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Myth #1 – Writing = Keyboarding
“Every time I would turn around, she would just be deleting everything on the screen.” My friend told me. “I bought her a bluetooth keyboard and that has helped.”
How does the purchase of a keyboard magically improve the writing process? It doesn’t – though it may help with typing.
When it comes to mobile devices, especially those with touch-screens like iPad or Android tablets, the effectiveness of the virtual keyboard immediately comes into question, and therefore the concept that writing can’t happen on a mobile device. Tech Directors have told me that their teachers oppose touch-screen tablets because they don’t allow students to type, and thousands of dollars have been spent on expensive cases with external keyboards.
Interestingly, Brady Cline, an ICT Coordinator in Bangkok, conducted an informal study in his school to compare the typing capabilities of students using virtual vs. traditional keyboards. While anecdotal evidence over the past 12-18 months has suggested that students adapt to touch-screen keyboards much more easily than adults, Brady’s post provides a set of quantitative data indicating that students can potentially type equally well on both a traditional as well as a virtual keyboard.
“…this study seems to illustrate an important point: adults who have spent decades typing on a traditional keyboard, find it very difficult to imagine that students can be successful typing efficiently on a virtual keyboard. The evidence here, however, does not support this bias.”
Once we disconnect the process of writing from the mechanics of typing, then we can begin to look at the potential of mobile devices.Myth #2 – Writing = Word Processing http://www.edudemic.com/5-myths-about-writing-with-mobile-devices/
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Introduction: Whether you're writing reports, proposals, policy documents or manuals, this training course will give you the writing techniques for putting ideas clearly, concisely and persuasively so you can concentrate on your real interest — convincing the reader of the merits of your case. Your report writing is the end result of a great deal of hard work — our report writing training gives you the techniques and develops the skills that will do justice to your efforts.Learn how to write reports and proposals that influence readers and get the results that you want — and you’ll bring the same effectiveness to bear on your letters and other documents.Our report writing training shows you how to communicate clearly and effectively, use report structures that guide the reader through your writing and bring them to your point of view. Convince readers with reports, proposals in which the key ideas shine through – capturing even the skim reader’s attention.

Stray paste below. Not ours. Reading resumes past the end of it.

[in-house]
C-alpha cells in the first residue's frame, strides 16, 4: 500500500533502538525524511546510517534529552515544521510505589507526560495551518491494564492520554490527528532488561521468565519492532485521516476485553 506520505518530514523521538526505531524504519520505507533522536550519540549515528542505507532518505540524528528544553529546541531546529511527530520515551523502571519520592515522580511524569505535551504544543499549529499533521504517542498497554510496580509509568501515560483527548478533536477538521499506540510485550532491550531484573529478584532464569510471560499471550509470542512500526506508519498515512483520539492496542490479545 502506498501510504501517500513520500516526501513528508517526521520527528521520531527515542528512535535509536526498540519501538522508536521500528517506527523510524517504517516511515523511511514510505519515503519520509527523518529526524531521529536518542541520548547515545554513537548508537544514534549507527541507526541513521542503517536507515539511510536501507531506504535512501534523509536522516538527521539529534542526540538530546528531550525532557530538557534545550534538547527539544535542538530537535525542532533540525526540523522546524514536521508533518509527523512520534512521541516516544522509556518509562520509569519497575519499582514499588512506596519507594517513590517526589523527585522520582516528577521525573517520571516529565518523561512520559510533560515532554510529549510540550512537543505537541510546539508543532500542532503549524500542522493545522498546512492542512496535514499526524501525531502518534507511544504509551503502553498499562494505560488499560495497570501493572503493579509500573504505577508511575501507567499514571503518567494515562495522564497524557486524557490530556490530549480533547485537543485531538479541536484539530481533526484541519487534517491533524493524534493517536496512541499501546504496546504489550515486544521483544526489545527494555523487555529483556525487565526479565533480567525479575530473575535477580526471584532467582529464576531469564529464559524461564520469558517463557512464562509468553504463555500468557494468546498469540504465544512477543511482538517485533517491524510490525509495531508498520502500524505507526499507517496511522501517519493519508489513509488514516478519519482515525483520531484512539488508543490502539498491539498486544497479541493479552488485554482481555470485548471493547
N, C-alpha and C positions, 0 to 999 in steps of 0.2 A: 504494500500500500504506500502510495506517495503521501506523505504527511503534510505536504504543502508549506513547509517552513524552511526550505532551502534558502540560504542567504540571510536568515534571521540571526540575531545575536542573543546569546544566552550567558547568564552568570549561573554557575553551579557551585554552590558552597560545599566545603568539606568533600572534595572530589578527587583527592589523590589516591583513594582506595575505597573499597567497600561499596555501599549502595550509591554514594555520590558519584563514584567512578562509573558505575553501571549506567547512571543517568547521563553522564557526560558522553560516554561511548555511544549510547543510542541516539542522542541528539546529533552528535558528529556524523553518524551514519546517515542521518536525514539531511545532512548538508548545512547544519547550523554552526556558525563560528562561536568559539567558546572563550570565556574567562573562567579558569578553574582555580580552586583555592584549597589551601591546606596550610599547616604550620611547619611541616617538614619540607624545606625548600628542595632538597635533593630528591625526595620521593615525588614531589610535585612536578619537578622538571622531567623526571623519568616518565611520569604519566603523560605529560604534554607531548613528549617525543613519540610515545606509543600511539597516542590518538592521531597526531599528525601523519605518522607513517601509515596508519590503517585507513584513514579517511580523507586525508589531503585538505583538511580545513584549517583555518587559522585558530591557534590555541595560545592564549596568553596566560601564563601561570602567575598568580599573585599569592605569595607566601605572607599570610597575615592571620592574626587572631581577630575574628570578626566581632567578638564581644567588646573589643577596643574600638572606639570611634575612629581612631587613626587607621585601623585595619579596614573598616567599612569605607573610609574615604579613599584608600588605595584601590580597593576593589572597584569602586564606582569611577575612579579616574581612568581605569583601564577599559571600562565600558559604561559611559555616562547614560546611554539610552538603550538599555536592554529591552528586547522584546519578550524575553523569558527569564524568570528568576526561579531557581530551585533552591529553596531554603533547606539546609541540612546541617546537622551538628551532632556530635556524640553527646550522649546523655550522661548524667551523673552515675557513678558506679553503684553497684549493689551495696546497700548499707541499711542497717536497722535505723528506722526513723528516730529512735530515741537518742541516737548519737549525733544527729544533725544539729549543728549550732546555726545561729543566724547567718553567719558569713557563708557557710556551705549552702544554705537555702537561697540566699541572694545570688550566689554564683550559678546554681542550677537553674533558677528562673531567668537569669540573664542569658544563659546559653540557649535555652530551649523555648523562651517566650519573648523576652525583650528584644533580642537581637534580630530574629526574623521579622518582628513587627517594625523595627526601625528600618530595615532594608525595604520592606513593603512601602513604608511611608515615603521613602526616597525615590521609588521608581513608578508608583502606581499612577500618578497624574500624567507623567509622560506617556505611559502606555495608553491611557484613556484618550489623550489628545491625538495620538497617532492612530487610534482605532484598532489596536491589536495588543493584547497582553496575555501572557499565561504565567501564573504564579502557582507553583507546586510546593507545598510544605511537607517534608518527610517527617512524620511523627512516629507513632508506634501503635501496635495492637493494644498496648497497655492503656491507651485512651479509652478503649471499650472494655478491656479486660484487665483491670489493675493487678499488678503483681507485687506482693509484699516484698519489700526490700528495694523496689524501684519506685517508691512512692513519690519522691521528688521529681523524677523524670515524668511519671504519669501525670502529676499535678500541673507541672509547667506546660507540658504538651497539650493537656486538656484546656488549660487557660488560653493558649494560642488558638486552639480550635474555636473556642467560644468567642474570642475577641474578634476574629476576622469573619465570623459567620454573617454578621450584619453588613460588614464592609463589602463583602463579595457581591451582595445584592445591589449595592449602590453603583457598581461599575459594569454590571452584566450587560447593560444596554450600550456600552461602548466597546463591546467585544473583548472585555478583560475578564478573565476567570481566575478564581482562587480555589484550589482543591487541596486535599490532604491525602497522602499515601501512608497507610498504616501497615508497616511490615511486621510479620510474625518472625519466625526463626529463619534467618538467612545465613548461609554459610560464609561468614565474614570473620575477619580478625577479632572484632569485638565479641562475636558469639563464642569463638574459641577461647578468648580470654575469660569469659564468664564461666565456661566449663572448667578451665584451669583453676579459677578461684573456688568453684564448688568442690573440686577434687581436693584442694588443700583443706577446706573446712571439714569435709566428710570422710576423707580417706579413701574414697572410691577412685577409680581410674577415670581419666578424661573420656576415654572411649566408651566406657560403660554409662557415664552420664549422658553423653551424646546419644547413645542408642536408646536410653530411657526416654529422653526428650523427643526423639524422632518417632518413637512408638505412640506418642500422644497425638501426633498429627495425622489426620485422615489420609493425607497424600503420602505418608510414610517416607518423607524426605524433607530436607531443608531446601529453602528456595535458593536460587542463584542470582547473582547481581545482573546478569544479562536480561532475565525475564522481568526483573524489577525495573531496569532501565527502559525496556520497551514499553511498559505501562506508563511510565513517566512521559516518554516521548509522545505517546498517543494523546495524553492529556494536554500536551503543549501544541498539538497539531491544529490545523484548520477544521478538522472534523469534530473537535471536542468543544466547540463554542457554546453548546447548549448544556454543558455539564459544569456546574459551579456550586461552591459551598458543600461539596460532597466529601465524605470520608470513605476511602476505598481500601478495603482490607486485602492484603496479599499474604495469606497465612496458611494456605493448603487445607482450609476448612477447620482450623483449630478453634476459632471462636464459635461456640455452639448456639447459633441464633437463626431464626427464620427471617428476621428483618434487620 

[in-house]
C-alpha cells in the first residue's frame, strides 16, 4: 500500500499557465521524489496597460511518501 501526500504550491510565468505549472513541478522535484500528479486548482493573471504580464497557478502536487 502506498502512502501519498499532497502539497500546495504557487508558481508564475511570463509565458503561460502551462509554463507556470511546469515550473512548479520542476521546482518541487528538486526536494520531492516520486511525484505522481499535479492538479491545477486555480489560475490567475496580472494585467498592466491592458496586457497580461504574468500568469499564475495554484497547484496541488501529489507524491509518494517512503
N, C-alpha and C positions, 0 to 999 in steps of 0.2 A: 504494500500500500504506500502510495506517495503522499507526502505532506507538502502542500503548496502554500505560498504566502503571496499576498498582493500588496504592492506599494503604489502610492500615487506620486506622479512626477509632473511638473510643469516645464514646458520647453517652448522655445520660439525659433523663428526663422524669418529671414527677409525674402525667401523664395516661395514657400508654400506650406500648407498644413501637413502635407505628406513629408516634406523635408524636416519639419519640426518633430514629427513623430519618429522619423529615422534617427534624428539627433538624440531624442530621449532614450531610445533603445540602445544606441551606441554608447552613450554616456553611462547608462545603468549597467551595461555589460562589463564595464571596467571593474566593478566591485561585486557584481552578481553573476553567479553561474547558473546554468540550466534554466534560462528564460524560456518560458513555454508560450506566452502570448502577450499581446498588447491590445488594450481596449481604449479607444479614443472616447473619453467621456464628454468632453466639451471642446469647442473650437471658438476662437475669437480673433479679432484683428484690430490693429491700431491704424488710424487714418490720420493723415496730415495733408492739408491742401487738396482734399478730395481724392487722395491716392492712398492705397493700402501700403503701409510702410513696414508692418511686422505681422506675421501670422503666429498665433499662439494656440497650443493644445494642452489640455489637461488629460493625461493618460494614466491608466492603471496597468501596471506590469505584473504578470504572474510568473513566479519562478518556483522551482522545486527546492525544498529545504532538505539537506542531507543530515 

Teaching writing skills can be quite challenging as each student has different needs. Some students are planning on taking advanced tests like the TOEFL, whereas others just want to use English during their travels abroad. In general, it's important to focus on encouraging writing skills that students feel they will actually use. It's a good idea to start off with short writing exercises, and then, if it makes sense for the class, move on to more advanced skills such as writing essays. Use a writing rubric to grade longer written assignments, as this will give students a broader overview of the skills they need to improve.
In a recent article, The Telegraph reflects on one Cambridge professor’s assertion that Twitter is causing students’ writing skills to “go down the plug hole.”
It’s not the first time the claim has been made that the brevity and fast pace of microblogging negatively impacts written expression.
But how much merit is there to it?
The Case Against Twitter: Tweeting is Corrupting Writing Skills
The argument against Twitter with regard to the issue of modern communication skills stands on the legs of tweets’ usage of abbreviations and jargon in place of correct grammar and syntax.
As the Telegraph piece reports, some English universities have even been forced to run remedial classes in English to try and bring new students to degree-level standard.
Mastery of prose is made more difficult by students’ daily absorption in a language of “lol”s and “c u soon”s.
Independent publisher Oxygen Books will be spreading writing in translation to a wider audience thanks to a grant from Arts Council England.
The small publisher, based in Essex, will be holding a series of readers' days to help introduce people to books in translation, working with a range of different organisations, from Hampshire County Council to English PEN.
As more school districts drop or cut back on cursive instruction, no longer required by Common Core curriculum standards adopted in 46 states including New Jersey, we asked readers whether they thought the writing was on the wall for script.
According to the survey:
• 85.1 percent of respondents said schools shouldn’t ditch cursive writing, and that it’s a necessary life skill.
• 14.9 percent said schools should ditch cursive writing, and that it’s unnecessary with today’s technology and other educational standards students now have to meet.
Years ago I was at a panel discussion featuring several Catholic authors when someone asked the question: “As artists, do you struggle with orthodoxy?” The panelists leaned forward in their seats, looked at one another, and began nervously laughing.
When they regained their composure, the answers were not memorable.
allAfrica: African news and information for a global audience
Huma Qureshi: The website The World Needs More Love Letters aims to spread joy through random letters. So what would you tell someone you've never met?